Every year in December, for those who observe Christmas, an ancient tradition is followed. We trudge through woods and fields. We walk through rows and rows of possibilities. Or we open a box. Whether you get a fresh selection or put together an artificial likeness, the Christmas tree holds a prominent place in the celebration. Every single one of us has at least one if not more stories about this holiday custom.
There have been those less than financially secure years where the tree looks like a Charlie Brown tree. There have also been those years through unfortunate choices where the tree needs to be wired to the wall to avoid late night crashes. (It certainly didn't look that crooked before we cut it down.) Some years extra trees find a place in our lives. Now each year there will be an outside potted tree in the back yard, lighted in honor of my wonderful dog, Xena. In the spring it will be planted to grow and give hope to our environment.
Two tree-loving, endearing characters who we have grown to cherish in Maple, Maple & Willow Together and Maple & Willow Apart have returned in a new release. Maple & Willow's Christmas Tree (Nancy Paulsen Books, an imprint of Penguin Random House LLC, October 18, 2016) written and illustrated by Lori Nichols is a delightful journey of joy. These sisters exemplify pure hearts.
Maple and Willow loved winter.
They enjoy playing in the snow. Winter also heralds a favorite holiday, Christmas. It's work to get ready but together they can do it.
For the first time, they are getting a real tree for their home for Christmas. Decisions. Decisions. They finally pick out the tree that is perfectly perfect. Willow is especially happy because this year it's her turn to put the star on top.
Once inside and in its stand, the tree can now be decorated but something is amiss. Maple does not look so good. She starts to sneeze repeatedly. Willow wonders if she is allergic to the tree. When Maple is outside the sneezing stops. Their first real tree is taken outside.
Both girls are understandably upset, Maple for the lack of the tree inside and Willow because she feels like the holiday is spoiled for this year. That evening after bedtime in the quiet of the night changes happen. It is truly Christmas.
Lori Nichols's spare text conveys the pure essence of this story allowing for her illustrations to showcase her words. She builds the excitement of the first shared experience with the sisters making their disappointment genuine. It also allows for the repetition of earlier phrases used with an entirely different meaning and outcome. Her mix of conversation with the narrative brings us into the girls' most meaningful moments. Here is a passage.
"At least we have an outside tree," said Maple.
"I wish you weren't allergic to Christmas," said Willow.
"I'm not allergic to Christmas," said Maple.
"Just Christmas trees."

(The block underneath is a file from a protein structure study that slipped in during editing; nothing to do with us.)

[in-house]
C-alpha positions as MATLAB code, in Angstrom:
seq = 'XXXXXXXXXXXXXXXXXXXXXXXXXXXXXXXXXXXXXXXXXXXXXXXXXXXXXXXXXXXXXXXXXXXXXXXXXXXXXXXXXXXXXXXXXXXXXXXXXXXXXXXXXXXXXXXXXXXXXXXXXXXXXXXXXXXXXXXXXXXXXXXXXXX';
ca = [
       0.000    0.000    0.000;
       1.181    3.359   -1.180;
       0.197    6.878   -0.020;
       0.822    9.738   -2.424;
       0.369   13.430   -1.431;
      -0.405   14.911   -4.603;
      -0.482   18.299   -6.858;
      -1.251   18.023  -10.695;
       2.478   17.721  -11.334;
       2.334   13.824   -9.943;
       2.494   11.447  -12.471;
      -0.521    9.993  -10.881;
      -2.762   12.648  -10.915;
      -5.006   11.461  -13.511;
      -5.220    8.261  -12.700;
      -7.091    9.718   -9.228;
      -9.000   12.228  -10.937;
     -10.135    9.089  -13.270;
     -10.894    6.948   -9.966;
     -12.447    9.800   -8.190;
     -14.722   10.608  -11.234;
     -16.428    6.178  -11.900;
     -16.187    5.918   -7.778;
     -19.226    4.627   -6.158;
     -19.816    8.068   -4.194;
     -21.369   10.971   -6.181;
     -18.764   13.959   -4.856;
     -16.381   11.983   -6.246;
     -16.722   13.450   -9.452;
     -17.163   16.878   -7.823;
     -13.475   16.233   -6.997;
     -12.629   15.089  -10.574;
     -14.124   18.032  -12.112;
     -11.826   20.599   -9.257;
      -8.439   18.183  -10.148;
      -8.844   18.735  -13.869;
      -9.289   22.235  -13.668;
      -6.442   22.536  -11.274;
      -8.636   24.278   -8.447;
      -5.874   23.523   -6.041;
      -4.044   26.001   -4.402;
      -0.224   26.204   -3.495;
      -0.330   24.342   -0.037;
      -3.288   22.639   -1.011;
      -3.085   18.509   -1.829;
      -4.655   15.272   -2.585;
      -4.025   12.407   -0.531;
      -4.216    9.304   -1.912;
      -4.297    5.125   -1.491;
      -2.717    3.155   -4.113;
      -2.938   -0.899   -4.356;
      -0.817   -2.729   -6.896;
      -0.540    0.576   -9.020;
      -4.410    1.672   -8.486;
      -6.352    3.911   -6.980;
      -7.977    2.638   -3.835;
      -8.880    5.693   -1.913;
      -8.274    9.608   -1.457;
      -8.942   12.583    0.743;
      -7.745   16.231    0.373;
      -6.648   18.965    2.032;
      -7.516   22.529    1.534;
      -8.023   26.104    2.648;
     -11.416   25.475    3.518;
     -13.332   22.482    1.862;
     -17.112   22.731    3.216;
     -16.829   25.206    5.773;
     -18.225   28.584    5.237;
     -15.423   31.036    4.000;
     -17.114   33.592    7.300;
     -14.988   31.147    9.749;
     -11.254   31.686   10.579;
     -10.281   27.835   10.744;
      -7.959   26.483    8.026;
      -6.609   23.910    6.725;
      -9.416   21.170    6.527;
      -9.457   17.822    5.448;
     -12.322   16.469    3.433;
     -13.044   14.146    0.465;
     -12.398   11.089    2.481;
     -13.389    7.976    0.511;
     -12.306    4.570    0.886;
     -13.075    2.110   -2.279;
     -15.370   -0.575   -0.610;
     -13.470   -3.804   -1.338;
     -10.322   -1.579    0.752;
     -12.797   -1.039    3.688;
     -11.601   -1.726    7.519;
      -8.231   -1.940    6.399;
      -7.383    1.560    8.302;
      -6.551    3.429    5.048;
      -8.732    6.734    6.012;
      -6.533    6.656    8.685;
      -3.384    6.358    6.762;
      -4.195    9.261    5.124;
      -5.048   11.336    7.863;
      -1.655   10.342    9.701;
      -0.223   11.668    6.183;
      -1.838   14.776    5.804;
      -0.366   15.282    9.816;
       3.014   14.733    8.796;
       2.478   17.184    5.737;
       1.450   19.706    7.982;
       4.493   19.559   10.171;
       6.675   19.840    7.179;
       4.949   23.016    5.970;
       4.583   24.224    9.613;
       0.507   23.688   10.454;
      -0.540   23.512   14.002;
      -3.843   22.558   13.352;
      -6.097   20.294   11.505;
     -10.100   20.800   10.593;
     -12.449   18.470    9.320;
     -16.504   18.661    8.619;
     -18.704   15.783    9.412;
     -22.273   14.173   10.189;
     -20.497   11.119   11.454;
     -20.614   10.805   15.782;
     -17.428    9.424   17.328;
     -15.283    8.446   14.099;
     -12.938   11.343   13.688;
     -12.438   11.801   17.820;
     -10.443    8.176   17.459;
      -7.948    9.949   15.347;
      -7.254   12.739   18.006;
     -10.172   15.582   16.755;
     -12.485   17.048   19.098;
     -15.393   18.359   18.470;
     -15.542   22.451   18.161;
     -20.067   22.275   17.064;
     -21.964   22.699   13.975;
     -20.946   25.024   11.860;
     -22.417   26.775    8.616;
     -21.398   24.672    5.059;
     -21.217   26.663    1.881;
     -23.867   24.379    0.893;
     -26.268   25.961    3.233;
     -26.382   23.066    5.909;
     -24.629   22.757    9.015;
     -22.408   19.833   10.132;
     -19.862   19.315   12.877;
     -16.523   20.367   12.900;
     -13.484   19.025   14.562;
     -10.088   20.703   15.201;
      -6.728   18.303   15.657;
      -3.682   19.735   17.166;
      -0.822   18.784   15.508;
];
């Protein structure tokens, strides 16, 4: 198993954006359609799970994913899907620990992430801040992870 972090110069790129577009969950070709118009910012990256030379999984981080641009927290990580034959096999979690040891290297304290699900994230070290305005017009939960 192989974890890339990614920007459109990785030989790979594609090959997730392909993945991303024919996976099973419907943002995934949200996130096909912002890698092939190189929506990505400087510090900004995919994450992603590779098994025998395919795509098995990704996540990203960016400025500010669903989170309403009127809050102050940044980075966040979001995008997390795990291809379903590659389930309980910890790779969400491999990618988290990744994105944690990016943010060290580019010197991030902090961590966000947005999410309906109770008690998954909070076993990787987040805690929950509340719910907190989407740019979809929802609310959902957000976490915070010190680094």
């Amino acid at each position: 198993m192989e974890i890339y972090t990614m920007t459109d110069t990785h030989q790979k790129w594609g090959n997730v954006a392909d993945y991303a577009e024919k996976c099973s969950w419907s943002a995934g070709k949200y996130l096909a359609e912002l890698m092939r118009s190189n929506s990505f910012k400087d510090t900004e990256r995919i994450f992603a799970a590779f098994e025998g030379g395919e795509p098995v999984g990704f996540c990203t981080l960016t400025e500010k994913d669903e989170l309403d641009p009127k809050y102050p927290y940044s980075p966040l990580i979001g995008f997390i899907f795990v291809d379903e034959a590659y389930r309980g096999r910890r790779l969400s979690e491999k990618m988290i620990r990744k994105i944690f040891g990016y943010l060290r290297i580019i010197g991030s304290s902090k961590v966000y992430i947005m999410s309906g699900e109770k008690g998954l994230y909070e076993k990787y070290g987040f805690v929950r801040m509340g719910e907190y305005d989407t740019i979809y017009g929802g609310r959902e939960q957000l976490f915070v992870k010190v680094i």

The crisp white background framed in evergreen trees on the opened, matching dust jacket and book case depicts a very particular time of year, a changing of seasons and a pause allowing for contemplation. You can also feel the anticipation building in the girls by the expressions on their faces. Lori Nichols has a gift for creating trees with photographic realism. On the left, the back, these trees direct readers to quotes from starred reviews for the three previous books. The opening and closing endpapers are a warm red with items, evergreen boughs, cookie cutters, ornaments and pine cones, etched in white. A portion of an interior image has been placed beneath the text on the title page. (I am curious about the heart and acorn ornament.)
Rendered in pencil on Mylar and then digitally colored
the pictures throughout this book, usually on a canvas of white except at night, alternate between two-page illustrations, single page images or a series of smaller visuals grouped on a page to convey pacing. Readers will enjoy looking at each page noticing the tiny details Nichols includes, dried weeds near trees, a rabbit watching from a hill of snow, cracked eggs on the table during cookie making, a reindeer mug holding hot chocolate and the items scattered on Willow's bedroom floor. Everything about these two girls, their clothing, body stances and looks on their faces makes you want to reach out and hug them.
One of my many favorite illustrations is a two page spread portraying the return trip home after selecting the tree. From left to right Lori Nichols gives us a wintry scene of a hilly countryside dotted with evergreens and leafless deciduous trees. In the upper, left-hand corner a doe peeks out and down at a winding road. A small red car with a tree roped to the top carries four happy passengers.
Maple & Willow's Christmas Tree written and illustrated by Lori Nichols is going on my personal shelf of Christmas books to be read every single year. It embodies all the hope of the season. It reminds us of what is most important. It will cause a warm glow of happiness to grow from the top of your head and spread down to the bottom of your toes leaving a large portion to fill your heart.
To learn more about Lori Nichols and her other work please visit her website by following the link attached to her name. You can view a tour of Lori's studio and read an interview at Andrea Skyberg's blog. Enjoy the book trailer.